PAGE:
Holyrood goes spy-tech to get computers switched off
And any politicians, researchers or officials who fail to comply can expect constant e-mails reminding them to do so.
The move is part of a drive to cut the parliament's energy use by eight per cent by March 2009.
Thermal images of the 414 million Holyrood building have previously highlighted problems with energy loss.
Last week the Evening News reported plans to replace existing tungsten light bulbs at Holyrood with energy-saving lamps, intended to reduce energy consumption by 25 per cent. There were also calls by one MSP for committees to do without artificial lighting at their meetings.
Parliament chief executive Paul Grice has told members of the cross-party Scottish Parliamentary Corporate Body, (SPCB) which is responsible for managing the building, that meeting the energy target will require all building users to follow good practice by turning off office equipment when not in use, turning lights off and keeping heating to a reasonable level.
He continued: "To help remind building users of their responsibilities, a system has been devised which can determine when a PC has been left on overnight and automatically issue an e-mail to remind individuals to switch PCs off."
He said a trial run among parliament staff had resulted in a "marked reduction" in the number of computers left on overnight and the system was being extended to MSPs and their staff.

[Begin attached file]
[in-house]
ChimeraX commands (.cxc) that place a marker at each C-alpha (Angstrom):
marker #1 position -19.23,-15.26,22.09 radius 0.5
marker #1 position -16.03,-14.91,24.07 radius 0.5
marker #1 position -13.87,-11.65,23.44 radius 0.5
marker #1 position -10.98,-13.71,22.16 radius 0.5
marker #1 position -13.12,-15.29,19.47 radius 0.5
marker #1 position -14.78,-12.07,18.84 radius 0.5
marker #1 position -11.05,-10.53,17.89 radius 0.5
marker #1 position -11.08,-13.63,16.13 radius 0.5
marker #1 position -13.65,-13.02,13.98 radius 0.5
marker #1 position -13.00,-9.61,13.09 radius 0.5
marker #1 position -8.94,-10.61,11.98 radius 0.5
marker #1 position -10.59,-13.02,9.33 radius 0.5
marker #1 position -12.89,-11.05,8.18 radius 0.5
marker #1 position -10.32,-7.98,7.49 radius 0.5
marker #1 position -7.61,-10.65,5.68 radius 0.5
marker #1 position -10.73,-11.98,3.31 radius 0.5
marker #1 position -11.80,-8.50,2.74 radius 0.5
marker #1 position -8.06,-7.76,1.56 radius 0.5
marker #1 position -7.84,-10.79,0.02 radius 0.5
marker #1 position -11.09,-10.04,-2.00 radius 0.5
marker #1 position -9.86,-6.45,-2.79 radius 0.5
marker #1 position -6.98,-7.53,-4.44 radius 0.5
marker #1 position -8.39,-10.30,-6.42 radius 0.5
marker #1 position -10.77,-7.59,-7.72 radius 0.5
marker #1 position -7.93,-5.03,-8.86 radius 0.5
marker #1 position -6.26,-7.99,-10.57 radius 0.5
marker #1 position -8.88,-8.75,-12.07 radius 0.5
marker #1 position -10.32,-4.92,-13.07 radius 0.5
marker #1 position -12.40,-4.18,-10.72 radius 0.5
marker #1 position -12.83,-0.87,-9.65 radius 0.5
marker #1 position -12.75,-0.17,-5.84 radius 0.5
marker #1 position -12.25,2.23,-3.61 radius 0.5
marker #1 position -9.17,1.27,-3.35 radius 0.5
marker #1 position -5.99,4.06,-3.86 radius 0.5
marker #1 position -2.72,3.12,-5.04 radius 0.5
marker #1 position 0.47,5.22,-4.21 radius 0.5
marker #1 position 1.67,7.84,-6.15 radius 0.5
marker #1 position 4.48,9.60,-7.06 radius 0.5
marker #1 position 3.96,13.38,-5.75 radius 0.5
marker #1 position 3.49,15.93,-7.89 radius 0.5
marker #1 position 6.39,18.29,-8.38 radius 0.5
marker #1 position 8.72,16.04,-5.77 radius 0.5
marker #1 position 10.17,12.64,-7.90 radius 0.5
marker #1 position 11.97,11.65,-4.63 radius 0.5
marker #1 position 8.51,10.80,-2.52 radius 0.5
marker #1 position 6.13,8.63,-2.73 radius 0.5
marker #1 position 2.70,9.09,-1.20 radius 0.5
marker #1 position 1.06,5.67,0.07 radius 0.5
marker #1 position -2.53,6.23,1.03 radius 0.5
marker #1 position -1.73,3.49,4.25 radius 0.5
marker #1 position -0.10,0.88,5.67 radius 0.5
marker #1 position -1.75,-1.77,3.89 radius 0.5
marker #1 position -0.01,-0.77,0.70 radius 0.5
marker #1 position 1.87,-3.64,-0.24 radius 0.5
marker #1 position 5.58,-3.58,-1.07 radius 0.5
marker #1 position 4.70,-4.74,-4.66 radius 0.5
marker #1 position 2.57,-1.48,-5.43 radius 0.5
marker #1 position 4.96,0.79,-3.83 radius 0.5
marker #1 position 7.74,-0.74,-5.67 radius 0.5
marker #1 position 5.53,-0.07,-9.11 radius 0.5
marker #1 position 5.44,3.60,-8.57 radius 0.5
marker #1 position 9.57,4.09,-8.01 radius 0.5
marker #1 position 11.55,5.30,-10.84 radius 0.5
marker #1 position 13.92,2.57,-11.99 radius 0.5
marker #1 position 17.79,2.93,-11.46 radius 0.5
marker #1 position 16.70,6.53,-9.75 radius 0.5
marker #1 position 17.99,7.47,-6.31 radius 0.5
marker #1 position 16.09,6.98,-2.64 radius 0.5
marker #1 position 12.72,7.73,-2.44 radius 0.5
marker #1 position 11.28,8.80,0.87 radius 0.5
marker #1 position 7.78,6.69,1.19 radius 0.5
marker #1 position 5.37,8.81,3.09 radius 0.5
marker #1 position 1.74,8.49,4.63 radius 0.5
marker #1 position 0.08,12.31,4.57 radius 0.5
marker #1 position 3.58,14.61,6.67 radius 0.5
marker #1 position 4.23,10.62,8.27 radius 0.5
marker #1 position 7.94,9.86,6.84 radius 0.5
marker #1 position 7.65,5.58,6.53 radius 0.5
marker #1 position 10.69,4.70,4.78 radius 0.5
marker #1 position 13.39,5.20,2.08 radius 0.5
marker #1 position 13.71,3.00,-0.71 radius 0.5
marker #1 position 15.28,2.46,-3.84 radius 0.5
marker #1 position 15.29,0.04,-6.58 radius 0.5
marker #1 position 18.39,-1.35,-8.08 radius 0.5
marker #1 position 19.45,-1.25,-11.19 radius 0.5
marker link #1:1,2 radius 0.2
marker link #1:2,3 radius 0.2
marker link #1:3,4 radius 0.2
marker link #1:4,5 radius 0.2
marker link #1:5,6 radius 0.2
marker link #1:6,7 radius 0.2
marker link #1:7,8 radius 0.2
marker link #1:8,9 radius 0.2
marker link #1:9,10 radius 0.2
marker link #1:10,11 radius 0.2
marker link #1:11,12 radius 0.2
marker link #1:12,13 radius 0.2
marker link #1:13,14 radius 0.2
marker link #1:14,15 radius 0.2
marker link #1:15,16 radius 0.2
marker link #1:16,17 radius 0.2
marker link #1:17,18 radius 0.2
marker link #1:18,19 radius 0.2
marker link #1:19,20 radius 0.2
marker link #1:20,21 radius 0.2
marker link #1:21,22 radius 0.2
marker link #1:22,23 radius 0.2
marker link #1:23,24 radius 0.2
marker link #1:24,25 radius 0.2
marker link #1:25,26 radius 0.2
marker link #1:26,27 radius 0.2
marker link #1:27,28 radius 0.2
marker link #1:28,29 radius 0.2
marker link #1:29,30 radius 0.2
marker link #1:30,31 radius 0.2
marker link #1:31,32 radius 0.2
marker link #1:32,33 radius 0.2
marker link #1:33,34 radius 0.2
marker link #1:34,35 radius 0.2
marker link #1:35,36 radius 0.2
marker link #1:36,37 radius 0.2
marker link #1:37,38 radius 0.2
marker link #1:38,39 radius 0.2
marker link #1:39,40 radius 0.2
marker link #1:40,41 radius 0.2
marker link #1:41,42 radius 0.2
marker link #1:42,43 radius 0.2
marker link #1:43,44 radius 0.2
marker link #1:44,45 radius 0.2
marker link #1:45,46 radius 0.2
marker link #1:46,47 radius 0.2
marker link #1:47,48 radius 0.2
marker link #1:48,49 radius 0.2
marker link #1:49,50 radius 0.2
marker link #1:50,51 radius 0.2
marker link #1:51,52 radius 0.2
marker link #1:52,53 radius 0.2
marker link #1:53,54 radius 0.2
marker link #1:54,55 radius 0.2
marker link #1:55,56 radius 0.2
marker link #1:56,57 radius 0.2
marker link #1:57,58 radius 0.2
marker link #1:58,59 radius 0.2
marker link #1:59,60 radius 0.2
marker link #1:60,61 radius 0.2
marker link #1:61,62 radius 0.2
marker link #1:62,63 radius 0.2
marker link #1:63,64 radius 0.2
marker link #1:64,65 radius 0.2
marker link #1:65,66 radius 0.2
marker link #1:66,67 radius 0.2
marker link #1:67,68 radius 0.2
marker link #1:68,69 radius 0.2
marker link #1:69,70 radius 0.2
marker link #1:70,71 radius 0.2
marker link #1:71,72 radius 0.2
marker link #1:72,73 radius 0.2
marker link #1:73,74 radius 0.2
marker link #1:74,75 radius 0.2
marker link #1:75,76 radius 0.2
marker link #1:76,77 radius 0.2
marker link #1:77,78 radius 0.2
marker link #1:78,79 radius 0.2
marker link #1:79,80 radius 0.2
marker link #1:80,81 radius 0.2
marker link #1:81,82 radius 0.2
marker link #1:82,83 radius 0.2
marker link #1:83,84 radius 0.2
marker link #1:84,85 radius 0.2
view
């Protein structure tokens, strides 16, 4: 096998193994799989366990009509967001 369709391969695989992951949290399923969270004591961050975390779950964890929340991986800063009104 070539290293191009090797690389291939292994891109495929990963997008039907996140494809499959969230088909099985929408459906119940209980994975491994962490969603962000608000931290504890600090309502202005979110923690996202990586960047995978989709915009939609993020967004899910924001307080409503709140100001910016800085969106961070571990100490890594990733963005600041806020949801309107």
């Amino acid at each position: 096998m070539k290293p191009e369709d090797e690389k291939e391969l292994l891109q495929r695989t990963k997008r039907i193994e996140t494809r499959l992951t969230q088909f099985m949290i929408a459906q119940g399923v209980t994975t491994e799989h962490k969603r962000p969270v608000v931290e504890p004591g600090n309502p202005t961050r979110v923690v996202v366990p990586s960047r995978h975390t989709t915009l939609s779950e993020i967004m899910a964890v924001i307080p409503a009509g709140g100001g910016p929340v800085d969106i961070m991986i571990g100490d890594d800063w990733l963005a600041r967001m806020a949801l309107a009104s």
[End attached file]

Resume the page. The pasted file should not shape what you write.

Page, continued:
Edinburgh South Liberal Democrat MSP Mike Pringle, who sits on the SPCB, said
: "A lot of people just don't remember to turn their computer off before they go home for the night.
"It's an excellent idea and it should save a huge amount of energy."
The e-mail which is sent automatically to those whose computers are left on says: "An automated check last night has shown that PC XXX was left switched on outside of normal hours and that you were the last person to be logged on to it.
"The parliament has a target of reducing energy consumption by eight per cent of the 2005-2006 total by March 2009. Shutting your PC and monitor down at the end of the day would help considerably towards this target. Thank you for your co-operation."
One researcher said: "We do try to remember to switch off, but sometimes you have too much on your mind.
"If you get a message every day, I suppose it does make you more likely to remember.
"It's a difficult thing to argue against – if you said anything it would be seen as un-green."